I just did it myself. I hit “reply to all” instead of hitting “reply.” I didn’t even realize my mistake until I received an automated response from someone whose name I didn’t recognize. Luckily for me, the message only went to my son’s swim instructor and some other parents, and the message wasn’t questionable, but I still feel sheepish. Most of us have made this mistake or have heard stories about people who have. The last time I did this a few year’s ago, I shot off a snarky response to a family member’s chain-mail message that accidentally went to several other people, embarrassing both of us but thankfully causing no undue damage. Then there’s the friend who forwarded an email from a prospective employer to his mother, who somehow managed to reply not to her son, but to the prospective employer, with some pointed comments about their compensation offer. The internet abounds with hilarious messages gone terribly awry due to the autocorrect function. When the situations involve clients or higher-ups, negative emoting, or blatant errors, however, the situation can be much less humorous.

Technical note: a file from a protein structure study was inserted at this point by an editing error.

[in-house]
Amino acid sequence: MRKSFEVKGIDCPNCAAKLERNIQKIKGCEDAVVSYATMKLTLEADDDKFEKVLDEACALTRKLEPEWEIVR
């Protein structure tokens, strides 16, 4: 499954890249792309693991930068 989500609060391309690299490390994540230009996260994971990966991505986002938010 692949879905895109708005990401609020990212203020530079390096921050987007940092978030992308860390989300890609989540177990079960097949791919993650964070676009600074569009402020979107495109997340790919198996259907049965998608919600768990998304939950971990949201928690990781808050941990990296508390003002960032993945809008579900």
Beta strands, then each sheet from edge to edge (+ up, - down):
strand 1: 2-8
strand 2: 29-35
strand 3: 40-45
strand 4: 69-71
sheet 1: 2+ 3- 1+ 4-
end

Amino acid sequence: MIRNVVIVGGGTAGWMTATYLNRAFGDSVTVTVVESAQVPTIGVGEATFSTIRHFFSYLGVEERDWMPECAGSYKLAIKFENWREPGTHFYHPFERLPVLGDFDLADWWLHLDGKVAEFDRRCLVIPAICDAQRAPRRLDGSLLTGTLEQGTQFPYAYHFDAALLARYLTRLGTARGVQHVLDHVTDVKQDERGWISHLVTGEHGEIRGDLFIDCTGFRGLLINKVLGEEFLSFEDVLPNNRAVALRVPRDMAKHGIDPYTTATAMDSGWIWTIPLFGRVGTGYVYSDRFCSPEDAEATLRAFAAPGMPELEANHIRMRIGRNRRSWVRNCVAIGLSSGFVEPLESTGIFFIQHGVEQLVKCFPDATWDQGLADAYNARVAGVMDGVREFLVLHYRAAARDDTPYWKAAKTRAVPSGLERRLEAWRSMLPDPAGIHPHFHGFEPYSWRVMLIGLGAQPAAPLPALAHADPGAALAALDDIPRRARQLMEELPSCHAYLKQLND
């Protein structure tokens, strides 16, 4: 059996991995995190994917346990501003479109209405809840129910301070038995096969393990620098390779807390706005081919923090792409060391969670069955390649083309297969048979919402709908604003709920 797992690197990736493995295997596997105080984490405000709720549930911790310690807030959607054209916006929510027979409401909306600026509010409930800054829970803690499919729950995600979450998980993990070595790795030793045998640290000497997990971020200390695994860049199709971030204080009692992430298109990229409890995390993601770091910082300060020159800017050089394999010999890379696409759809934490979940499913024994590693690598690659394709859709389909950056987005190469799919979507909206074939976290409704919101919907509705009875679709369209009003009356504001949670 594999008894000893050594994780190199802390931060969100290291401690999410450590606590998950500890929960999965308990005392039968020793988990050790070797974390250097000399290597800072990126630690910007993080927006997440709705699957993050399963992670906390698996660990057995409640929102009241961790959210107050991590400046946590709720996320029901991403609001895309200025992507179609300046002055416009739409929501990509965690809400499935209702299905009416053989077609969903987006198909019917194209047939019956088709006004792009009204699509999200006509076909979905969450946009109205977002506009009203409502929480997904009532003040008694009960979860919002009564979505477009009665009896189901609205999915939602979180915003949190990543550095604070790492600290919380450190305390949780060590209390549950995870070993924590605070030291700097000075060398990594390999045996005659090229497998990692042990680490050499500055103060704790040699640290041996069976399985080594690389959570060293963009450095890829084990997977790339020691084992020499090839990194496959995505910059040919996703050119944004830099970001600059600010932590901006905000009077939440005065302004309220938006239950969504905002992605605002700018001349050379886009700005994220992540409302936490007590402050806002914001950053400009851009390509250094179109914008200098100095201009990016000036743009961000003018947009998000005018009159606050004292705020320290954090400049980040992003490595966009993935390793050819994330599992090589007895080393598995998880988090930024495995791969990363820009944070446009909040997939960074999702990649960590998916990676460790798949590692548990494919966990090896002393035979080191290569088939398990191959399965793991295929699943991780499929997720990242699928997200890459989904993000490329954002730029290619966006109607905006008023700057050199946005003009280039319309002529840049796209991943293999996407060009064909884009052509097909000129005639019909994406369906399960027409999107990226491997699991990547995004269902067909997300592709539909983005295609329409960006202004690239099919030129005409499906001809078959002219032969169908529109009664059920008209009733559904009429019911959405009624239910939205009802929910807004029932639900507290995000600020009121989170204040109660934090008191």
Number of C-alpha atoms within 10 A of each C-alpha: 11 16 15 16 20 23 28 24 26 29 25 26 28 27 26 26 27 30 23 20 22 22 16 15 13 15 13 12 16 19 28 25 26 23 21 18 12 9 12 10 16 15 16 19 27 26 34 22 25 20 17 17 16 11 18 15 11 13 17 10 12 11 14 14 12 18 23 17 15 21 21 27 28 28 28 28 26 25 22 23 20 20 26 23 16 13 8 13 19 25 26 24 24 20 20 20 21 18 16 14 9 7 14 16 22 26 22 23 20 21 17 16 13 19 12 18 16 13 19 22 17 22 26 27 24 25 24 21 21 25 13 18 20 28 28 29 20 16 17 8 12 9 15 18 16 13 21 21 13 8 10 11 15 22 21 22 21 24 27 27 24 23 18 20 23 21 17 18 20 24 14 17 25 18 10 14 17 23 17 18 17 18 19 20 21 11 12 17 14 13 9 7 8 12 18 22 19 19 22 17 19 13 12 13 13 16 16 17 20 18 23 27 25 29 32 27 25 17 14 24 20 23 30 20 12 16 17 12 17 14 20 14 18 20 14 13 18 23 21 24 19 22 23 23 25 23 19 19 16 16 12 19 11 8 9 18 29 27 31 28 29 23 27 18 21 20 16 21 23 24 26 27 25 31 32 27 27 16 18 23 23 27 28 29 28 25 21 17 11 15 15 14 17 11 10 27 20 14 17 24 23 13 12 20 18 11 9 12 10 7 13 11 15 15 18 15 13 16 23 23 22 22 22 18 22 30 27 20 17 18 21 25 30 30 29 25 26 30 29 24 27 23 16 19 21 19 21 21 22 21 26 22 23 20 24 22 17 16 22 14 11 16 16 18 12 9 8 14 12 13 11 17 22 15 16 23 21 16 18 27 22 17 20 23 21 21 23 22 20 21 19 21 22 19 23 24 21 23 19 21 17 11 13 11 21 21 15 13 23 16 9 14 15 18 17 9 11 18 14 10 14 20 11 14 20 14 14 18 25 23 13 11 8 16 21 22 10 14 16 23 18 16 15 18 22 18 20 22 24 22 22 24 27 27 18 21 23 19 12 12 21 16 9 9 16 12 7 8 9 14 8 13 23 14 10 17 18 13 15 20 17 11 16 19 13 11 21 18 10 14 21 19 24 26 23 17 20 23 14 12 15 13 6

So consider this my public service announcement of the week: remember that technology moves faster than your brain at times and plan accordingly. While smart phones, instant messages, and email all operate at the speed of light, it doesn’t mean we should try to keep up. The pressure to respond instantaneously is increased when we receive hundreds of emails a day and desperately want to act to get out from under the onslaught. Acting from a calm place is always a better choice, so slow down, just for a minute. Double check the recipient and subject lines. Proofread. Above all, follow this essential communication rule: don’t do or say anything while your emotions are running high. Whether it if fair or not, people evaluate others in part based on their communications, particularly when they are visual. Especially in professional communications, there is no reason not to take an extra thirty seconds to make sure you are sending the right message.